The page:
Mohs Micrographic Surgery
Mohs microscopically controlled surgery is performed to remove basal cell carcinoma and squamous cell carcinoma, the two most common types of skin cancer. The third type of skin cancer, malignant melanoma, is not treated with Mohs surgery.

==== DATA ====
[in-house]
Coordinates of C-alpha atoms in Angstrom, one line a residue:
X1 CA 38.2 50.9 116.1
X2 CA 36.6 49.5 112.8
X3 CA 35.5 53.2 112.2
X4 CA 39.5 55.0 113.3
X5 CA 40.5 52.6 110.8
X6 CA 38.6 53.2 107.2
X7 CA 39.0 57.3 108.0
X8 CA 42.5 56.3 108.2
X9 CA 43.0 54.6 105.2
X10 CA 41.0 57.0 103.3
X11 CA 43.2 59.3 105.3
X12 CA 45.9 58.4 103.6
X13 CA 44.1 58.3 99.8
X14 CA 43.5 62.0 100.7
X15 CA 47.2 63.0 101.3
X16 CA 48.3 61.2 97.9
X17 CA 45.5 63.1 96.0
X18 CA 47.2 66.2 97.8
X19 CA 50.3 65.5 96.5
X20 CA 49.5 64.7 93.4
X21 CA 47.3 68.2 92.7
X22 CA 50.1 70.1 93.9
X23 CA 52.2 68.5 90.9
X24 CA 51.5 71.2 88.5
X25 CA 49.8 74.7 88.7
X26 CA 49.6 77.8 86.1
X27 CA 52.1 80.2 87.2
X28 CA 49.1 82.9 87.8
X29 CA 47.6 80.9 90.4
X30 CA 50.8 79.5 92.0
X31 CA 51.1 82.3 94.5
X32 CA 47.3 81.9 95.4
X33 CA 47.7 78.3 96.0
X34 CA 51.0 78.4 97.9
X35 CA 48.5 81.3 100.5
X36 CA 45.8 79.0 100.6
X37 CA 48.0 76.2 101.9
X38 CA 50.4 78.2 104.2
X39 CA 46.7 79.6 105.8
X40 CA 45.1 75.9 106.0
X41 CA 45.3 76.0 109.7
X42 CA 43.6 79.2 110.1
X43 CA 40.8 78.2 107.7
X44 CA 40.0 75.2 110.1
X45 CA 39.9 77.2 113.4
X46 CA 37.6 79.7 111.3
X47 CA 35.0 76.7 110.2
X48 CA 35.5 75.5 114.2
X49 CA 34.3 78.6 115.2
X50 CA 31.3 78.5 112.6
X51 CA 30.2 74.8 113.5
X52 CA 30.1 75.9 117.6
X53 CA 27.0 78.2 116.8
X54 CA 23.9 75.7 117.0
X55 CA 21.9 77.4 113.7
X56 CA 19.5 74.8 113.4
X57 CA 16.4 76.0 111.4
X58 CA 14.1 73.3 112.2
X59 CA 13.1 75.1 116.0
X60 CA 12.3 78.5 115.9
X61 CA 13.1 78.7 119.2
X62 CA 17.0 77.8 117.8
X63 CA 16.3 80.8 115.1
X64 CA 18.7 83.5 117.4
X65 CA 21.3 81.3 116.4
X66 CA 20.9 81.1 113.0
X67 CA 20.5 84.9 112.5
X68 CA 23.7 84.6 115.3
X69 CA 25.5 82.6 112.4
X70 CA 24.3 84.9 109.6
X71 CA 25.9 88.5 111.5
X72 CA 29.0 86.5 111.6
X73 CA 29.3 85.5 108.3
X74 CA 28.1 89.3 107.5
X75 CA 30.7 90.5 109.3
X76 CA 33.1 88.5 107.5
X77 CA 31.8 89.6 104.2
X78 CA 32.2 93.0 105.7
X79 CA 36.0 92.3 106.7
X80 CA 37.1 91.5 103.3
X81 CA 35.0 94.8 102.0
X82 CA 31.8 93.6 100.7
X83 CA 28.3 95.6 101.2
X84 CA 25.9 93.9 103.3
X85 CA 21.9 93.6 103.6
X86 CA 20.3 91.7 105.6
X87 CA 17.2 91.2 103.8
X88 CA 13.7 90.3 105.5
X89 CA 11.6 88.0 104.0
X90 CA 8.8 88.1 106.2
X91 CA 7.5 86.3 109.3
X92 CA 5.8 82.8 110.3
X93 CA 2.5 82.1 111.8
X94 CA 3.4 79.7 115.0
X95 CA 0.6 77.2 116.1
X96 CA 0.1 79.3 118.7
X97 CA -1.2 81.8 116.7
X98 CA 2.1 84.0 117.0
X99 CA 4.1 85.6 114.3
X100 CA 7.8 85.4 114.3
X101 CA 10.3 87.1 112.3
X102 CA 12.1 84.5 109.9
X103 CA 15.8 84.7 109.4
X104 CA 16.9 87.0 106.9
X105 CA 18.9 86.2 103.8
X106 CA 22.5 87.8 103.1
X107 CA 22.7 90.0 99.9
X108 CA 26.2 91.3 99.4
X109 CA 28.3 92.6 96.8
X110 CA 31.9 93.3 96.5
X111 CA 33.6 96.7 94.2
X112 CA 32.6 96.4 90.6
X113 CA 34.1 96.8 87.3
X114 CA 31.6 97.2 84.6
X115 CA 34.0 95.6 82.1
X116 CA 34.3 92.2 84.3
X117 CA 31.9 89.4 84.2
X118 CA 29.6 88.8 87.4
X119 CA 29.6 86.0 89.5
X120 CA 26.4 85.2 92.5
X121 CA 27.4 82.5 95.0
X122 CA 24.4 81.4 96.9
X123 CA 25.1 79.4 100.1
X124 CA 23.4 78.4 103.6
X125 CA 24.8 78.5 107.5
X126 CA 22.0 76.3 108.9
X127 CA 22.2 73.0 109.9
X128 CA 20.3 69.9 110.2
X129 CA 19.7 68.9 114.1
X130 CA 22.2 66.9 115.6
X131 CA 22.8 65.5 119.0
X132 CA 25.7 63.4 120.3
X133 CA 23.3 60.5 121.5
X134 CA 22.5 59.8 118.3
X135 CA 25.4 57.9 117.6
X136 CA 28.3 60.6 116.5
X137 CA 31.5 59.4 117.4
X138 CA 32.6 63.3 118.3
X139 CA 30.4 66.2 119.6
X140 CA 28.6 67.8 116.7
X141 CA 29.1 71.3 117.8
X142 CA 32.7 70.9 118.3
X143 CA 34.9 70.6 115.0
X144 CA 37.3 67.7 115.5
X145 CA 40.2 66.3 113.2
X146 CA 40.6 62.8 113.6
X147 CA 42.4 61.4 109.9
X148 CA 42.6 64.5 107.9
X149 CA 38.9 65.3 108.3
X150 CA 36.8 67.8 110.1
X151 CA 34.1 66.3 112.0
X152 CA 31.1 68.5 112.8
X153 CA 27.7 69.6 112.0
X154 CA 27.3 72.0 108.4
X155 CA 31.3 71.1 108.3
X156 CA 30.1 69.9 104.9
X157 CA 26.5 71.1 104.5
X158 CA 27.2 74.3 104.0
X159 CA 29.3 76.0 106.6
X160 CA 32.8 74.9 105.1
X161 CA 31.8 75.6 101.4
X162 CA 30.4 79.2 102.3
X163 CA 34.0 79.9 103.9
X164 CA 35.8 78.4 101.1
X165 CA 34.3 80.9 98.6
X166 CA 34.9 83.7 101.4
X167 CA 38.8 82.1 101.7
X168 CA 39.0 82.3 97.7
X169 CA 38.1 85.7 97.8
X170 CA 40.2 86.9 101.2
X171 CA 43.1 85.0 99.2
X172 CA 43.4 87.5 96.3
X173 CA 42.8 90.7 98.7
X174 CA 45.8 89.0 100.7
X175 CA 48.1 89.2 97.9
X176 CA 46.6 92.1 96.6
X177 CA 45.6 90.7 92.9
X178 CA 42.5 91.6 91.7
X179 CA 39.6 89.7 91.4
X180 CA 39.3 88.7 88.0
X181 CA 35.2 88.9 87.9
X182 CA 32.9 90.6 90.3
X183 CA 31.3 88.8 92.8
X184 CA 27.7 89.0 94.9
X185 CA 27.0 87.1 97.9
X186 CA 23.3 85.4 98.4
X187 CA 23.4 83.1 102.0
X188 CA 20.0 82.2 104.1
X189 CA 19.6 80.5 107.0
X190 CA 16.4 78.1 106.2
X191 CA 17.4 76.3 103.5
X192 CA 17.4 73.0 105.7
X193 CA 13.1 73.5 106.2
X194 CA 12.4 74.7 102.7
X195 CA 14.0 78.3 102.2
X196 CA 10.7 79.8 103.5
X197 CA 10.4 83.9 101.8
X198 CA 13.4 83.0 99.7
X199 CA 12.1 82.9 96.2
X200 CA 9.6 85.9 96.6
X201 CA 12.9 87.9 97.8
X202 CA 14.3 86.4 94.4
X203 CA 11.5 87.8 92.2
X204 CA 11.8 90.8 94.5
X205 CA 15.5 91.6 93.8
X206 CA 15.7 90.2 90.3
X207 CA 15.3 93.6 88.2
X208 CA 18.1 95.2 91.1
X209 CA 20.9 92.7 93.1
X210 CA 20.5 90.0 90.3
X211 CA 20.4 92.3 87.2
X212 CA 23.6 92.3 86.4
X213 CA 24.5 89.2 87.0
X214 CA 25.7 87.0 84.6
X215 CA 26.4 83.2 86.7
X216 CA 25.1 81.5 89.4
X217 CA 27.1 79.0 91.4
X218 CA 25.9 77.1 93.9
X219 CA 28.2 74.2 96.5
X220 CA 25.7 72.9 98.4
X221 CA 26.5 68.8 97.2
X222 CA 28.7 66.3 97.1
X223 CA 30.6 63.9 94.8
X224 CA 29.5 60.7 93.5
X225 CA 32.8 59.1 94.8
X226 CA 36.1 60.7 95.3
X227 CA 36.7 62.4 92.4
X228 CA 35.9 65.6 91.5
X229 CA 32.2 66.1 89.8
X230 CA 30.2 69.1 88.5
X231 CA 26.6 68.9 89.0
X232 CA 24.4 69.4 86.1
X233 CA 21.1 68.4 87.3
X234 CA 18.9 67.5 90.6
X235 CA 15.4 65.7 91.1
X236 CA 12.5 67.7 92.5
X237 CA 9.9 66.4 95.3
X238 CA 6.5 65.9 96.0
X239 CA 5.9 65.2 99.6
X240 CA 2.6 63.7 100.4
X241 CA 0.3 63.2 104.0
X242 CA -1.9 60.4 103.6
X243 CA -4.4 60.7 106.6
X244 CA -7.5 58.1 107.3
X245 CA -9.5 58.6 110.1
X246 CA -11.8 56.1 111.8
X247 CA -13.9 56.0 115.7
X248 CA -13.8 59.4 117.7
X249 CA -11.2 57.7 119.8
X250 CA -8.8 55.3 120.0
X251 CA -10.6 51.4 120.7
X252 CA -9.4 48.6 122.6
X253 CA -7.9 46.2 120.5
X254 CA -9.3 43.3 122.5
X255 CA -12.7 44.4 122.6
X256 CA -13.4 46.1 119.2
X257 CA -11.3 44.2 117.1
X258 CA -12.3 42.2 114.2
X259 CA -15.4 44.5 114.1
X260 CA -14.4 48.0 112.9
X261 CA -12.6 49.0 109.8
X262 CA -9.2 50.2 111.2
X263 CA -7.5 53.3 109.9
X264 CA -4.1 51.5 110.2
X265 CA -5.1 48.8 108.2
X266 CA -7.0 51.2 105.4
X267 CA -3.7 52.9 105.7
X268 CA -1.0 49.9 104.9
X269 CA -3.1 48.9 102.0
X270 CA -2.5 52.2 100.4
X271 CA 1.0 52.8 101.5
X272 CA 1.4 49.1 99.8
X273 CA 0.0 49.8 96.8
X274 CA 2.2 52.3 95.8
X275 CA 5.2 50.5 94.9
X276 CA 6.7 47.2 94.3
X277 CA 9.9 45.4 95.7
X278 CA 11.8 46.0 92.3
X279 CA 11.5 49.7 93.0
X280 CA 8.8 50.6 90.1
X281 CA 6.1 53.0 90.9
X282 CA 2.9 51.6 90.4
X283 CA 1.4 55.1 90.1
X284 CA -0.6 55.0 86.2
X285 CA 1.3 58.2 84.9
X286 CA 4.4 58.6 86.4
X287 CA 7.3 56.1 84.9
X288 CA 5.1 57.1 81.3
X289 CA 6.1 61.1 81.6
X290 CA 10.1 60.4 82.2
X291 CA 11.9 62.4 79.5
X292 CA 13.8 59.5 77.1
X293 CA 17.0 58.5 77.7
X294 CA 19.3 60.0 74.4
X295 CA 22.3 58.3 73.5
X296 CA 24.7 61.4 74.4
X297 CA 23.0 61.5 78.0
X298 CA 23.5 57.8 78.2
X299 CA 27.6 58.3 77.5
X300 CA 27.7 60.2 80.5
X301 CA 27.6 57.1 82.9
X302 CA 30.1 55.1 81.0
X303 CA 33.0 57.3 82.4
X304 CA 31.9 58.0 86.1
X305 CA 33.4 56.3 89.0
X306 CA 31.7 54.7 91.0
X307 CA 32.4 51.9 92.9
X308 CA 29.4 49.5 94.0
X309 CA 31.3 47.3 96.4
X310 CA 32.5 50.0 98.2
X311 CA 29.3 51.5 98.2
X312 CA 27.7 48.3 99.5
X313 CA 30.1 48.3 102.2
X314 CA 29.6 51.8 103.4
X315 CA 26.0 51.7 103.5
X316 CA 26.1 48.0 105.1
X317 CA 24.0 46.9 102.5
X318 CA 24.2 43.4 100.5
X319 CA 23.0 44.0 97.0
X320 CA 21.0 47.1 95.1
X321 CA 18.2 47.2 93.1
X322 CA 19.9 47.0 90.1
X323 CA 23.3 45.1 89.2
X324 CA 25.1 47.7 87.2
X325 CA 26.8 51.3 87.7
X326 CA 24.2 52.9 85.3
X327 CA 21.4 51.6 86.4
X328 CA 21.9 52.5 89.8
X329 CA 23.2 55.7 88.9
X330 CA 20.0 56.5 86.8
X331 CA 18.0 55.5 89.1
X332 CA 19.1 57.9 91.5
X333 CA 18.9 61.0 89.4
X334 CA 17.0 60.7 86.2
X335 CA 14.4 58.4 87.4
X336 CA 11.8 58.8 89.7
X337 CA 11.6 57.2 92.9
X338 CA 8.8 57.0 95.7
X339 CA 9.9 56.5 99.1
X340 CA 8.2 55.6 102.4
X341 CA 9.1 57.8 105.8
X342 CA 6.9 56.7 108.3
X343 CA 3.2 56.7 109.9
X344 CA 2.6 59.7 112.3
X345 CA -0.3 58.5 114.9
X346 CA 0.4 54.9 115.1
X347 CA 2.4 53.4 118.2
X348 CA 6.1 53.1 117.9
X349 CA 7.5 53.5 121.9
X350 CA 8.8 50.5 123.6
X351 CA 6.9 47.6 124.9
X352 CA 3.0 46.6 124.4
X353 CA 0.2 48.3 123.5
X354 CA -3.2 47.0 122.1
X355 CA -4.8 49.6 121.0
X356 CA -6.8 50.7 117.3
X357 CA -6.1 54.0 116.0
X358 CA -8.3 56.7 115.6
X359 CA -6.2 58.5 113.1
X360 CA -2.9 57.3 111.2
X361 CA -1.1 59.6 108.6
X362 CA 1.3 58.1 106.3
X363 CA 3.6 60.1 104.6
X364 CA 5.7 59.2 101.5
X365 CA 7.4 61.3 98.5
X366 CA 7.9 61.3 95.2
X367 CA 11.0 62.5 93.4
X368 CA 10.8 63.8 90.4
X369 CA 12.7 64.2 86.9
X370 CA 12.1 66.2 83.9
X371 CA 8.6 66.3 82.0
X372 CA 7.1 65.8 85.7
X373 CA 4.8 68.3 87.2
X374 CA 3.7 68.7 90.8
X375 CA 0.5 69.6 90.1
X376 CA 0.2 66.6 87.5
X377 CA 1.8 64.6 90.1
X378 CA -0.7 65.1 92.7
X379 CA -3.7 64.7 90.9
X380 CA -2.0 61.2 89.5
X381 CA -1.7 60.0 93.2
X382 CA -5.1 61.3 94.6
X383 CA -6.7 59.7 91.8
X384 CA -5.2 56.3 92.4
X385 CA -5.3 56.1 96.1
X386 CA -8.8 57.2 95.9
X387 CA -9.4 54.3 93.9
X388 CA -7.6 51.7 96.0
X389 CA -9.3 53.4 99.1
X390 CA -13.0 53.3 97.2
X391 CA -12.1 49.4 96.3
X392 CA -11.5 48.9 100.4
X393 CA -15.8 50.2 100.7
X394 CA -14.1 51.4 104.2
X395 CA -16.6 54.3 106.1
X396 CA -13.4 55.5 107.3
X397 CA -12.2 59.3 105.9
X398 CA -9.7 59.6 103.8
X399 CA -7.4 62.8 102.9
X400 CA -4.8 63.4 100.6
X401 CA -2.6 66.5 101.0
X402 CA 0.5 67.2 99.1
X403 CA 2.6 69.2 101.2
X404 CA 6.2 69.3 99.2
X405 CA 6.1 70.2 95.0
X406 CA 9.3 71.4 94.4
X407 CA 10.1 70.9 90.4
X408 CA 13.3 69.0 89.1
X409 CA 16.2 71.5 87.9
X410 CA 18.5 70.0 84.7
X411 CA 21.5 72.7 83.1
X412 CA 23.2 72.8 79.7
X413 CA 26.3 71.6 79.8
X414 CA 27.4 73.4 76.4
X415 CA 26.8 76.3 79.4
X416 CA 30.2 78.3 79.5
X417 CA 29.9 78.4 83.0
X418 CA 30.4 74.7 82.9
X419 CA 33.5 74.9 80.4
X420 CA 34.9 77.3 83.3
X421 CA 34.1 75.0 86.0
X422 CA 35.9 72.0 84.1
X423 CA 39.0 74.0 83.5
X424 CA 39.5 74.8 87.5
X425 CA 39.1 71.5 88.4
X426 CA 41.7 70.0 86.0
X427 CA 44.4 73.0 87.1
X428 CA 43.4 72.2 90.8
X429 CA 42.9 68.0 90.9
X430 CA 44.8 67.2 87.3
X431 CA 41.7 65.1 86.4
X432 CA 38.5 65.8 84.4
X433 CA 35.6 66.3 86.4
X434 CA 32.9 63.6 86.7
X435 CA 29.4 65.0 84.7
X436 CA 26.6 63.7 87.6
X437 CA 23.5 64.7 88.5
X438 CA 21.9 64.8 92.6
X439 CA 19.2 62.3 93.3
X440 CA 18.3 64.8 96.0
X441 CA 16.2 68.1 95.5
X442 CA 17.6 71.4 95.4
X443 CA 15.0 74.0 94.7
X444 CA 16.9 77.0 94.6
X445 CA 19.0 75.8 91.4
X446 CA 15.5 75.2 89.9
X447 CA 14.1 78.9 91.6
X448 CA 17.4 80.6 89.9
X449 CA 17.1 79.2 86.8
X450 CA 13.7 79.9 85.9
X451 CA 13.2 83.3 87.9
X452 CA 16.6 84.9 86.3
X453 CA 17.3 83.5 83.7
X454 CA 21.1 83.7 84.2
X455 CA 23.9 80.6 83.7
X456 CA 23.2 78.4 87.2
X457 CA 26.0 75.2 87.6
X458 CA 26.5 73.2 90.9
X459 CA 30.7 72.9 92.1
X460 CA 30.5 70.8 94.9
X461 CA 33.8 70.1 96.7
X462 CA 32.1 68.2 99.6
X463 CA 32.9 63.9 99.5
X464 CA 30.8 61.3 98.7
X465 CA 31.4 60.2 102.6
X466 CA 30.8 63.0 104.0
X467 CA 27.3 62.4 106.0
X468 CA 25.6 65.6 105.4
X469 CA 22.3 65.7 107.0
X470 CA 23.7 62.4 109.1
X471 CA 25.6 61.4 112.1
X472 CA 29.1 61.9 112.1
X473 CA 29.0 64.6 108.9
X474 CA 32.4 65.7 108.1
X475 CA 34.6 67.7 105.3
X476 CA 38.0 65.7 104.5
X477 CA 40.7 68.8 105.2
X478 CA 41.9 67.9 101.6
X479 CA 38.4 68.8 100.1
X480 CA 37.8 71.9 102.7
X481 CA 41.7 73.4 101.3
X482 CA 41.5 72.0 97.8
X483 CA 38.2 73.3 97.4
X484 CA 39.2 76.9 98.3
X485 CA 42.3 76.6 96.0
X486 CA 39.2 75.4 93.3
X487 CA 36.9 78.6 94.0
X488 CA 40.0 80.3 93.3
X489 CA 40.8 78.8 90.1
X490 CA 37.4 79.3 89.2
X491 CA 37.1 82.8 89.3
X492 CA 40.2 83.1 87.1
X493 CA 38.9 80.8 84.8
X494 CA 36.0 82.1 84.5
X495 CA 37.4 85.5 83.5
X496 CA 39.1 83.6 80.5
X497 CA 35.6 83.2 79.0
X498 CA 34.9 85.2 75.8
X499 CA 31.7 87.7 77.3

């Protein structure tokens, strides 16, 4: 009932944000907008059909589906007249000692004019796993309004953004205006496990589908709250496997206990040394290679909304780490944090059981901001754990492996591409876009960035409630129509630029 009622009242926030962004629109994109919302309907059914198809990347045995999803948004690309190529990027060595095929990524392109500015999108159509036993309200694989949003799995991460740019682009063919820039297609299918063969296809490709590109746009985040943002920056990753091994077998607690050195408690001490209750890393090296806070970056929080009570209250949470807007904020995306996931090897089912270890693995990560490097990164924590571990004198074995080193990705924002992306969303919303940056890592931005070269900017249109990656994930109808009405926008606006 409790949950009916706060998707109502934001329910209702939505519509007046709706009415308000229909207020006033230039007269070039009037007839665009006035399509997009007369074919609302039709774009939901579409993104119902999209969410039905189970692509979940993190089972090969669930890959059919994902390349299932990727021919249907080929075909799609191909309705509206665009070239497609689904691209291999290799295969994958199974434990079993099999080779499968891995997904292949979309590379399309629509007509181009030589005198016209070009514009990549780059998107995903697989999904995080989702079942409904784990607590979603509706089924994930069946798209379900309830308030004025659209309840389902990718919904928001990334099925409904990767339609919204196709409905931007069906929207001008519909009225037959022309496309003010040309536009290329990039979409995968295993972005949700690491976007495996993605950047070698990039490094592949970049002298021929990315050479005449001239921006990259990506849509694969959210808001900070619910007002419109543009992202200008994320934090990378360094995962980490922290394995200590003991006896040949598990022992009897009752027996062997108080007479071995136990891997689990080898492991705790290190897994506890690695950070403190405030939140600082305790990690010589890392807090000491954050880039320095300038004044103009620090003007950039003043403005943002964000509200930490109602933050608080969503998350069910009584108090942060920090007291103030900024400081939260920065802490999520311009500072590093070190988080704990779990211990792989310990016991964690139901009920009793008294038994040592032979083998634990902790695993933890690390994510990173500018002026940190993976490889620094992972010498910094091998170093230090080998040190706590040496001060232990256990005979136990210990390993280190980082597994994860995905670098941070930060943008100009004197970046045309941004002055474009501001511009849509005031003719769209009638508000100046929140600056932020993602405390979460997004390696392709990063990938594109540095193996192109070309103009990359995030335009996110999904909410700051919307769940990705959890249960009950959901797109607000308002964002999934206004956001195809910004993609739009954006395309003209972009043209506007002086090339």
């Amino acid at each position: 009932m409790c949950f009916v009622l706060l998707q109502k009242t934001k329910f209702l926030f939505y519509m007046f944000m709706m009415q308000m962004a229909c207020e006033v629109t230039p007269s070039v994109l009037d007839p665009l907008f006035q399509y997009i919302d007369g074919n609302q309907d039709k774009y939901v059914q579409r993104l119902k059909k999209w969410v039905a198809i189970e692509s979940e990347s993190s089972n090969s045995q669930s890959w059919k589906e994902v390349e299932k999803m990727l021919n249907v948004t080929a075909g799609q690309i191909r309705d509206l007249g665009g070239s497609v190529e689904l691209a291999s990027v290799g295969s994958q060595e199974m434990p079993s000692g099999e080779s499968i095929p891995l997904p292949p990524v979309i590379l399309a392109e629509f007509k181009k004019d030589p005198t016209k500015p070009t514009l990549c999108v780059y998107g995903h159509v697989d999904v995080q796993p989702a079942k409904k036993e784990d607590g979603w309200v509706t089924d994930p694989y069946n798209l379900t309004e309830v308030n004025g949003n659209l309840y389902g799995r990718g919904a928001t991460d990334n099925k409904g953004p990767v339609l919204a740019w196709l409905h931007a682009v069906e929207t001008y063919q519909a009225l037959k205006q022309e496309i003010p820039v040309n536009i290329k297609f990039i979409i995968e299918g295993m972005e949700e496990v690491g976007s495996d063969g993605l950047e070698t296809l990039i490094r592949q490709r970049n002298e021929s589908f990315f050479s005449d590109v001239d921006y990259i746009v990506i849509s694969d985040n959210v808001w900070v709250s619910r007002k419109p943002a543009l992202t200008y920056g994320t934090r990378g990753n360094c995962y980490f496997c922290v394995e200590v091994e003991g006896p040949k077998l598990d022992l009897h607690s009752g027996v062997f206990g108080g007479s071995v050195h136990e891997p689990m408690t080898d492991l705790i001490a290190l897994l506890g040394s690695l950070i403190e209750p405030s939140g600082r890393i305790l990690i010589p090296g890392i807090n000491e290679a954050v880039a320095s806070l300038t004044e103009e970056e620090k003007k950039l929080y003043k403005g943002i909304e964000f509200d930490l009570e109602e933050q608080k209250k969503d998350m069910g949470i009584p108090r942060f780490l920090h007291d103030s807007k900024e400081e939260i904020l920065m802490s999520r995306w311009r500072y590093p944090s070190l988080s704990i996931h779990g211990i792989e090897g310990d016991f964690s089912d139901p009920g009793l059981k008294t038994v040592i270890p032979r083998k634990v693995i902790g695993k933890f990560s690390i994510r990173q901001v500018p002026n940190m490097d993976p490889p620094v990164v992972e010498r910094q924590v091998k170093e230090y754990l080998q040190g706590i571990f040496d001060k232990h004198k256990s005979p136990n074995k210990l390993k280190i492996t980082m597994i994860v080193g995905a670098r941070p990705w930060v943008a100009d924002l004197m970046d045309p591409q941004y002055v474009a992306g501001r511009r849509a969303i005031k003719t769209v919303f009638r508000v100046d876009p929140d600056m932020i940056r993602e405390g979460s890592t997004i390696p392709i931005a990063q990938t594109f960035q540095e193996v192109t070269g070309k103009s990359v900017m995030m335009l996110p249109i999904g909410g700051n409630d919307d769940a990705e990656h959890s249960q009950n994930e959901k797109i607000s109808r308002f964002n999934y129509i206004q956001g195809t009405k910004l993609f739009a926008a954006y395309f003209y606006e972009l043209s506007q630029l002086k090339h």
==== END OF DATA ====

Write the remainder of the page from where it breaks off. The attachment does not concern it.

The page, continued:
Dr. Batra is fellowship trained in Mohs surgery and a fellow of the American College of Mohs Surgery. Mohs surgery is performed in our office on Thursdays. All procedures are performed under local anesthetic without putting patients to sleep.Mohs microscopically controlled surgery was developed by Dr. Frederick Mohs in the 1940s. The basic idea behind Mohs surgery is to remove the entire skin cancer without taking any more skin than is absolutely necessary. The skin cancer is removed and examined under the microscope during the procedure to ensure all of the cancer cells have been removed before the site is repaired. The microscope is used to map the exact extent of the tumor so that the surgeon removes only the cancerous tissue. This spares healthy tissue and prevents a larger wound than necessary. It also ensures that no cancerous cells are left behind which could otherwise grow back. In essence, the best of both worlds is achieved.